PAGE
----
In cases where the actio quod iussu or the actio de in rem verso lay, the son or slave was really an "agent": he acted either with explicit or implicit authorisation, and the master or father alone could sue or be sued on the contracts.47 A master who authorised the slave's contract was liable for the full sum involved.48 Authorisation (to the other contracting party) could take any form, and subsequent ratification was sufficient.49 However, since it was more convenient for masters to leave their slaves to conduct business without their constant supervision, other actions were introduced, in terms of which the extent of the master's liability for his slave's dealings was defined.50 These were applicable only to the dealings of persons in the potestas of the principal; and two of them protected the owner of a slave from the potentially disastrous consequences of the slave's unsupervised dealings.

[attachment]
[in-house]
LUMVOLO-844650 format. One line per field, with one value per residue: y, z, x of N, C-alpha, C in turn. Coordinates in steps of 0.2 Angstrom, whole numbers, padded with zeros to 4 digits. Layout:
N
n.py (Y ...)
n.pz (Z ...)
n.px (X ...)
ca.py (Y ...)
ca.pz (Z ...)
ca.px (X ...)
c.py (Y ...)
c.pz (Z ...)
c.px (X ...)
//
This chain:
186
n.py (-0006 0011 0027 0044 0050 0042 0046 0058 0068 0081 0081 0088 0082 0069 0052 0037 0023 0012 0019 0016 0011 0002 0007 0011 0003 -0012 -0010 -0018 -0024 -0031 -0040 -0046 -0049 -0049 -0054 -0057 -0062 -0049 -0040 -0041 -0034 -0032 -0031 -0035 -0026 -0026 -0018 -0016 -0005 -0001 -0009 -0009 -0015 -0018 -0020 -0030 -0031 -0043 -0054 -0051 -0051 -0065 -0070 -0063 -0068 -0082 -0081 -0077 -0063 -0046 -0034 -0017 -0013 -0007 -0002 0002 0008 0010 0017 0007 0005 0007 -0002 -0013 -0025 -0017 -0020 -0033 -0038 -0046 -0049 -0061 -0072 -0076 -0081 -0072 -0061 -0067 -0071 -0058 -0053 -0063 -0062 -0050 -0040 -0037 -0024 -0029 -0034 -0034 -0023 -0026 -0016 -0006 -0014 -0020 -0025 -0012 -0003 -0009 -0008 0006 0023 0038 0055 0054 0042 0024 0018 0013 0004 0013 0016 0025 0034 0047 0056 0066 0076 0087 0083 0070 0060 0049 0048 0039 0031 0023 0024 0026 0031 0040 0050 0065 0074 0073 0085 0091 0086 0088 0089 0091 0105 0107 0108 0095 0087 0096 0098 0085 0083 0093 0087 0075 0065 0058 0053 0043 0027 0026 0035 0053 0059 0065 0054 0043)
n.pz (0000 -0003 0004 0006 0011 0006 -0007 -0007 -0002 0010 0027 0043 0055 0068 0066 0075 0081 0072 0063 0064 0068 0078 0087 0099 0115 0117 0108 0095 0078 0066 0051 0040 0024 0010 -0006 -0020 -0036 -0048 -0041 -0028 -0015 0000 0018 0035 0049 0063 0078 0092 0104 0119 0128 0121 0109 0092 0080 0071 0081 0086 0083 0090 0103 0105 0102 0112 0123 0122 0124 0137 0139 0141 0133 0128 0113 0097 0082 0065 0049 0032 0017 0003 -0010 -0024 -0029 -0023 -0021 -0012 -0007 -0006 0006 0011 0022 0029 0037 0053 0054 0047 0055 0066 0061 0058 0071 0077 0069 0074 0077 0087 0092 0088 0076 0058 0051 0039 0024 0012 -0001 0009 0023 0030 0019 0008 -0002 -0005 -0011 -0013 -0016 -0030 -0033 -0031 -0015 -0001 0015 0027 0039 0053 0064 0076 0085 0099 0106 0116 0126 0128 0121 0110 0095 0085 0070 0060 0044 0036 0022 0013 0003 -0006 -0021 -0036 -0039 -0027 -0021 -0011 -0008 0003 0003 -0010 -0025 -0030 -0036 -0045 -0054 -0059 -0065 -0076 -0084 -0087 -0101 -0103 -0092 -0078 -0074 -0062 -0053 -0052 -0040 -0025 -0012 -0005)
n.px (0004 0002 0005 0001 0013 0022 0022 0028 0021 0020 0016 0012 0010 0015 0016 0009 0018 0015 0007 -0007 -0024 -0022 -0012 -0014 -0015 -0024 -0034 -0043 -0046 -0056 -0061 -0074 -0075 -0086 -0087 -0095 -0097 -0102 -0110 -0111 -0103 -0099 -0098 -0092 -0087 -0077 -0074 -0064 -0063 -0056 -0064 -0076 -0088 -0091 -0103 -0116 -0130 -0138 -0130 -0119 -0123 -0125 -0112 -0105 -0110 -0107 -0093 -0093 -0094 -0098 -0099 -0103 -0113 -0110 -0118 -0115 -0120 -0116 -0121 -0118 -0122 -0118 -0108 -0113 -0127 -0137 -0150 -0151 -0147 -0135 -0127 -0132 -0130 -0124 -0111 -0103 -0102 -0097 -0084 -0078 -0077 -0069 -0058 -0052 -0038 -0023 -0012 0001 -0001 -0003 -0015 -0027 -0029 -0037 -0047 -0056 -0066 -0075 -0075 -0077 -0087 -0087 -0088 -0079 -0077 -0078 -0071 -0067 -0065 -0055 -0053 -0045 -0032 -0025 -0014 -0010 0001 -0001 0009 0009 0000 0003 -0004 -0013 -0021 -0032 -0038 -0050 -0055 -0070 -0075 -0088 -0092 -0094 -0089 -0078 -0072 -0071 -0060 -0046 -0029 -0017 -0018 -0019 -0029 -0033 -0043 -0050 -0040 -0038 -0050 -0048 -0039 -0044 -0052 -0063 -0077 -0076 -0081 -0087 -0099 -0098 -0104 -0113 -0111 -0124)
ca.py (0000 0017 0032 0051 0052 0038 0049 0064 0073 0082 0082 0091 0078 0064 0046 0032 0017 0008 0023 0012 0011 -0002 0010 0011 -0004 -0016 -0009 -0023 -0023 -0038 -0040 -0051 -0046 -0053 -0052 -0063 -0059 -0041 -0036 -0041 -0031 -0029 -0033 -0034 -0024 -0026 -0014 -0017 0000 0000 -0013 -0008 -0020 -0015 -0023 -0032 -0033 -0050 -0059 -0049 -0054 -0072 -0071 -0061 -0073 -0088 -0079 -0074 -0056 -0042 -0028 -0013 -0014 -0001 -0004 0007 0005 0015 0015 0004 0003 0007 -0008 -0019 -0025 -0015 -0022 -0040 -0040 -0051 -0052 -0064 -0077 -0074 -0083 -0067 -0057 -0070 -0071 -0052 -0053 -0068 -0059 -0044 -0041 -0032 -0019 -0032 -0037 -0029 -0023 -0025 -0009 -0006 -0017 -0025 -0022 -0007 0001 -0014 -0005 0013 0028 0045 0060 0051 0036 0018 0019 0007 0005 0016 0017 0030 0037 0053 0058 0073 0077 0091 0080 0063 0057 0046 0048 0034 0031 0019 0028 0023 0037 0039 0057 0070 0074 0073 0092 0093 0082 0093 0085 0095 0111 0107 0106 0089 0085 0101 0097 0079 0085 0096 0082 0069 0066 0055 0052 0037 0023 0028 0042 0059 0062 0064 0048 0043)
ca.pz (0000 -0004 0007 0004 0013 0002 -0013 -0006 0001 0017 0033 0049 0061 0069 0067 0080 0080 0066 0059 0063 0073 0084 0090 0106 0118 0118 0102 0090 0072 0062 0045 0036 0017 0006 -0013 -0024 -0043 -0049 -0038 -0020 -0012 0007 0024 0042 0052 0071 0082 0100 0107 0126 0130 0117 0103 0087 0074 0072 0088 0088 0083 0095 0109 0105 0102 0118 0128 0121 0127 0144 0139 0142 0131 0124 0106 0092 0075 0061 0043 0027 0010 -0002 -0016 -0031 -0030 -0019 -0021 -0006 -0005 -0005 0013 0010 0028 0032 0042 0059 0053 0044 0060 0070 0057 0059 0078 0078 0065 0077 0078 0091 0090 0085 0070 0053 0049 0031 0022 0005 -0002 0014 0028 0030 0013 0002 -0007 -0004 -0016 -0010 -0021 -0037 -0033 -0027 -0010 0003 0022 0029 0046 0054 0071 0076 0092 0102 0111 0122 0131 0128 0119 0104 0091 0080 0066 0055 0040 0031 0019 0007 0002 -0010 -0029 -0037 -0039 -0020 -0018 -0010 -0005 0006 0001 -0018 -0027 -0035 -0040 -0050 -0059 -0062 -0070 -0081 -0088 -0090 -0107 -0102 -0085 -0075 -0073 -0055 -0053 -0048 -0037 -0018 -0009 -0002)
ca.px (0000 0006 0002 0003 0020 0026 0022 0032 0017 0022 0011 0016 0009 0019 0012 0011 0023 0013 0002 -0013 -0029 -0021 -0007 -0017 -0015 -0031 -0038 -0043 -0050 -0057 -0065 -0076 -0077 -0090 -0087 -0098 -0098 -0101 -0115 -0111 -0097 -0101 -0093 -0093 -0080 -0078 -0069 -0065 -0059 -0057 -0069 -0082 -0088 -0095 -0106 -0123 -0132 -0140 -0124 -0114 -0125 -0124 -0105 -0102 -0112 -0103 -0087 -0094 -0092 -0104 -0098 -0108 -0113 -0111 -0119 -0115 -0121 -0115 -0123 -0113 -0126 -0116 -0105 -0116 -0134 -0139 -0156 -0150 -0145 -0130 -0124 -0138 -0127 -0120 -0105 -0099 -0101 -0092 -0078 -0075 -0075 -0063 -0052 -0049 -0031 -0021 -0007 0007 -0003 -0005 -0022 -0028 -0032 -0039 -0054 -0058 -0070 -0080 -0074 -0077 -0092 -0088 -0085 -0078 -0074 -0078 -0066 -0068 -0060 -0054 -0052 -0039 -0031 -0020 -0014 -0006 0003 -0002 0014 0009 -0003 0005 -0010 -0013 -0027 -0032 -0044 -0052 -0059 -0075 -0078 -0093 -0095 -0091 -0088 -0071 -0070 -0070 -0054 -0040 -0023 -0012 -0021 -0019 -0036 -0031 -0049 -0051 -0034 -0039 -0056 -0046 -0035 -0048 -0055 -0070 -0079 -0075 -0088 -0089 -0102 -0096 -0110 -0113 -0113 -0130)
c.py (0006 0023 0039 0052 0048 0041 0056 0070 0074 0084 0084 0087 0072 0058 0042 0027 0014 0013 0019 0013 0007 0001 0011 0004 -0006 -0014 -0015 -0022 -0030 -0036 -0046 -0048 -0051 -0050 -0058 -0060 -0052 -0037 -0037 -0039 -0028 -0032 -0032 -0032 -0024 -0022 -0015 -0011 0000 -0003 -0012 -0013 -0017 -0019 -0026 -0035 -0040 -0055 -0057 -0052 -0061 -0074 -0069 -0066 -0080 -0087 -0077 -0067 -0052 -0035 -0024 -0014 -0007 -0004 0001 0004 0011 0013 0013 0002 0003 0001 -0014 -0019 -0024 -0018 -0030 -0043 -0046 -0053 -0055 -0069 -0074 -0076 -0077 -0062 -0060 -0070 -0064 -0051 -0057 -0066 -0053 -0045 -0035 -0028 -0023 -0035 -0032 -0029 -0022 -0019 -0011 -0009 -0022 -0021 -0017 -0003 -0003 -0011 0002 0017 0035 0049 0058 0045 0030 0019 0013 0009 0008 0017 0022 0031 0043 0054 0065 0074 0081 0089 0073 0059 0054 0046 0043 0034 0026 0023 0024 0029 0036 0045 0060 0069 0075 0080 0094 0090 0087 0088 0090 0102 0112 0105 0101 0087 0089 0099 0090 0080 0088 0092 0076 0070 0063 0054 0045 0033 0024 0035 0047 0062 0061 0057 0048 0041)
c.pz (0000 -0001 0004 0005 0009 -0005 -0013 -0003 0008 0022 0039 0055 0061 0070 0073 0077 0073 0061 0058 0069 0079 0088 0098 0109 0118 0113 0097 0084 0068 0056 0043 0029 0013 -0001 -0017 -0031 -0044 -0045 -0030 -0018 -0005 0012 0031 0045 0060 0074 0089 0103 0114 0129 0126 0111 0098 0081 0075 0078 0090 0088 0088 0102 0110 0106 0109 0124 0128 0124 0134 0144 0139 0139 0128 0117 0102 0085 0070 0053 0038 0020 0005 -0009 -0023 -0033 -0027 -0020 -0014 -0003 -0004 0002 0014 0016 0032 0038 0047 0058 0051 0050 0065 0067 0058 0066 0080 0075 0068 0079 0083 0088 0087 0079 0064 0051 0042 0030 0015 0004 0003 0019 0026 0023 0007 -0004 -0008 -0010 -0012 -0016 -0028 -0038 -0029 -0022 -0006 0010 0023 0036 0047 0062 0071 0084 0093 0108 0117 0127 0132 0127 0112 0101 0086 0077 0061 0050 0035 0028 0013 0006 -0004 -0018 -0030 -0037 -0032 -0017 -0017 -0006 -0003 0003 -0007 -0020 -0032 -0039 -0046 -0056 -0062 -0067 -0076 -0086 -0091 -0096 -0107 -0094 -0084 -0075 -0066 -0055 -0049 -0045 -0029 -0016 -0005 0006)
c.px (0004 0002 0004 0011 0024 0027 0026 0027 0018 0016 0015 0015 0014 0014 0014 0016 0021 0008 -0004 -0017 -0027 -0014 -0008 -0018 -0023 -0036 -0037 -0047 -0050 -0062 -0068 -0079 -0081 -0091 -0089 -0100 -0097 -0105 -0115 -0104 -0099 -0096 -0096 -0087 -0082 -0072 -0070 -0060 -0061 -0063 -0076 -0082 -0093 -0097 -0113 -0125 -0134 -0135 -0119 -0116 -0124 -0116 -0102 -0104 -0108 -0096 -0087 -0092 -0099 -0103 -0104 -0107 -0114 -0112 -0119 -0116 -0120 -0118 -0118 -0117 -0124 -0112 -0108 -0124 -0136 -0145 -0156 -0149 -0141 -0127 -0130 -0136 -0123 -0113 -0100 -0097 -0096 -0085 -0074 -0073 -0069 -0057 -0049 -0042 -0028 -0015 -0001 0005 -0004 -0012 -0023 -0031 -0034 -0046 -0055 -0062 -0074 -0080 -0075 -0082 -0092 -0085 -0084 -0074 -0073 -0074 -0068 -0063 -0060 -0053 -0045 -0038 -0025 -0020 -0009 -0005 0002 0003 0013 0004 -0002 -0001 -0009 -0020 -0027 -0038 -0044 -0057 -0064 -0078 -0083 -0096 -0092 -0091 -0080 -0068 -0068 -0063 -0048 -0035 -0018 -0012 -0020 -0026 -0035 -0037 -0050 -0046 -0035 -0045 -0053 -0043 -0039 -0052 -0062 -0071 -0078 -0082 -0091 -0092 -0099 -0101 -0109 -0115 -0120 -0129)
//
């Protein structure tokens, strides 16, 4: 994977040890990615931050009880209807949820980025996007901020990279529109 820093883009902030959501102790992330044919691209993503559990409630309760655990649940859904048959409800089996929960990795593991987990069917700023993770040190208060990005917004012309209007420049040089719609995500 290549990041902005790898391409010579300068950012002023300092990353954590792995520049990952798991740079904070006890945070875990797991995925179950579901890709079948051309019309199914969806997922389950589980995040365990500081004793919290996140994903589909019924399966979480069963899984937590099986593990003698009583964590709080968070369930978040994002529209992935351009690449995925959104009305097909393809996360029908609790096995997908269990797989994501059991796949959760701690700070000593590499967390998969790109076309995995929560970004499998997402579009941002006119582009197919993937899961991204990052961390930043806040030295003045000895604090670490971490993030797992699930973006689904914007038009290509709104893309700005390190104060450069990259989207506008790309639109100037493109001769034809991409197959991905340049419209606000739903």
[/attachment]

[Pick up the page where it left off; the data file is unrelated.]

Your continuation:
Two other actions particularly benefited creditors, since they could be instituted where the slave had acted with the master's knowledge. A kind of semi-agency was recognised in respect of freemen, as well as slaves and filiifamilias, in two instances where there was a great need for a law of agency.51 The master or captain of a ship (exercitor), whether a freedman or a slave,52 was an agent whose legal acts bound the owner. If a man had appointed his son or slave as master (magister navis),53 thus conferring on him full authority to execute the duties of a ship's captain, any third party contracting with the son or slave in his capacity of captain (eg for the carriage of goods), could institute the actio exercitoria against the owner of the ship for the whole amount of his claim.54 The exercitor could generally enter into contracts relating to the ship, its seaworthiness and freight.55 Since the contracts seem to have been entered into in accordance with the desires of the father or master, the praetor deemed it appropriate to allow an action for the entire amount.56 In terms of the actio exercitoria, the owner of a ship was therefore fully responsible for commercial debts incurred by slaves or workers employed on a ship provided they were carrying out their duties.57